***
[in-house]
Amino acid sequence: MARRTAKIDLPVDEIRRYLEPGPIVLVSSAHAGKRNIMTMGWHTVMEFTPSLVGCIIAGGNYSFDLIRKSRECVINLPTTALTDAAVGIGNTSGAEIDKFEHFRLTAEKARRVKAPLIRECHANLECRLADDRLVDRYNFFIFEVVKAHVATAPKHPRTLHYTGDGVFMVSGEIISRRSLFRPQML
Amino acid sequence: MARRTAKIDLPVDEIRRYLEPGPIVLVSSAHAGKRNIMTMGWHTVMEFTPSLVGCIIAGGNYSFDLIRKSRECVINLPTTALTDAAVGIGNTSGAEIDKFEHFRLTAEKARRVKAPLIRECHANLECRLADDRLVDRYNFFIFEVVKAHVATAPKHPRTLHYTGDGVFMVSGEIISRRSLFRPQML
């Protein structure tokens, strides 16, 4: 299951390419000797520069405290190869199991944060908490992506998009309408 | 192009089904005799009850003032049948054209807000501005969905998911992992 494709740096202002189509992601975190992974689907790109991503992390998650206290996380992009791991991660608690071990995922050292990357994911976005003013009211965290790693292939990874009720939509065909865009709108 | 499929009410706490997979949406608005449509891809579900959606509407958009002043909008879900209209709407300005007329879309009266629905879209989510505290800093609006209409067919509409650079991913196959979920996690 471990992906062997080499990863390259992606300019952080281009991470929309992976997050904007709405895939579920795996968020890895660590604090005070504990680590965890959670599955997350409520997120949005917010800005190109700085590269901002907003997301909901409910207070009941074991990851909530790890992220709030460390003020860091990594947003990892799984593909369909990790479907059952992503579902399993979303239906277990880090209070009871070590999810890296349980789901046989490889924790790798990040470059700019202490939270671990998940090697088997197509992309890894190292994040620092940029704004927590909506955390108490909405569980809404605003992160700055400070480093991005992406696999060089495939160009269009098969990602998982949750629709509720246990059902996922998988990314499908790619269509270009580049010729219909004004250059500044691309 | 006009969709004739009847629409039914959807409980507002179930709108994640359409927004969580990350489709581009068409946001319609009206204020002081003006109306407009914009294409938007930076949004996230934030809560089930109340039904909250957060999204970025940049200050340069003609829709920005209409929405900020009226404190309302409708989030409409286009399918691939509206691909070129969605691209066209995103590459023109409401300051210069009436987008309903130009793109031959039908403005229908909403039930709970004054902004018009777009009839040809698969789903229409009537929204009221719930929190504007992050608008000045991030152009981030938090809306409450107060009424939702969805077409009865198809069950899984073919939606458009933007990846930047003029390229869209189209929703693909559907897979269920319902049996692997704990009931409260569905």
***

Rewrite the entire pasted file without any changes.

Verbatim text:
[in-house]
Amino acid sequence: MARRTAKIDLPVDEIRRYLEPGPIVLVSSAHAGKRNIMTMGWHTVMEFTPSLVGCIIAGGNYSFDLIRKSRECVINLPTTALTDAAVGIGNTSGAEIDKFEHFRLTAEKARRVKAPLIRECHANLECRLADDRLVDRYNFFIFEVVKAHVATAPKHPRTLHYTGDGVFMVSGEIISRRSLFRPQML
Amino acid sequence: MARRTAKIDLPVDEIRRYLEPGPIVLVSSAHAGKRNIMTMGWHTVMEFTPSLVGCIIAGGNYSFDLIRKSRECVINLPTTALTDAAVGIGNTSGAEIDKFEHFRLTAEKARRVKAPLIRECHANLECRLADDRLVDRYNFFIFEVVKAHVATAPKHPRTLHYTGDGVFMVSGEIISRRSLFRPQML
């Protein structure tokens, strides 16, 4: 299951390419000797520069405290190869199991944060908490992506998009309408 | 192009089904005799009850003032049948054209807000501005969905998911992992 494709740096202002189509992601975190992974689907790109991503992390998650206290996380992009791991991660608690071990995922050292990357994911976005003013009211965290790693292939990874009720939509065909865009709108 | 499929009410706490997979949406608005449509891809579900959606509407958009002043909008879900209209709407300005007329879309009266629905879209989510505290800093609006209409067919509409650079991913196959979920996690 471990992906062997080499990863390259992606300019952080281009991470929309992976997050904007709405895939579920795996968020890895660590604090005070504990680590965890959670599955997350409520997120949005917010800005190109700085590269901002907003997301909901409910207070009941074991990851909530790890992220709030460390003020860091990594947003990892799984593909369909990790479907059952992503579902399993979303239906277990880090209070009871070590999810890296349980789901046989490889924790790798990040470059700019202490939270671990998940090697088997197509992309890894190292994040620092940029704004927590909506955390108490909405569980809404605003992160700055400070480093991005992406696999060089495939160009269009098969990602998982949750629709509720246990059902996922998988990314499908790619269509270009580049010729219909004004250059500044691309 | 006009969709004739009847629409039914959807409980507002179930709108994640359409927004969580990350489709581009068409946001319609009206204020002081003006109306407009914009294409938007930076949004996230934030809560089930109340039904909250957060999204970025940049200050340069003609829709920005209409929405900020009226404190309302409708989030409409286009399918691939509206691909070129969605691209066209995103590459023109409401300051210069009436987008309903130009793109031959039908403005229908909403039930709970004054902004018009777009009839040809698969789903229409009537929204009221719930929190504007992050608008000045991030152009981030938090809306409450107060009424939702969805077409009865198809069950899984073919939606458009933007990846930047003029390229869209189209929703693909559907897979269920319902049996692997704990009931409260569905």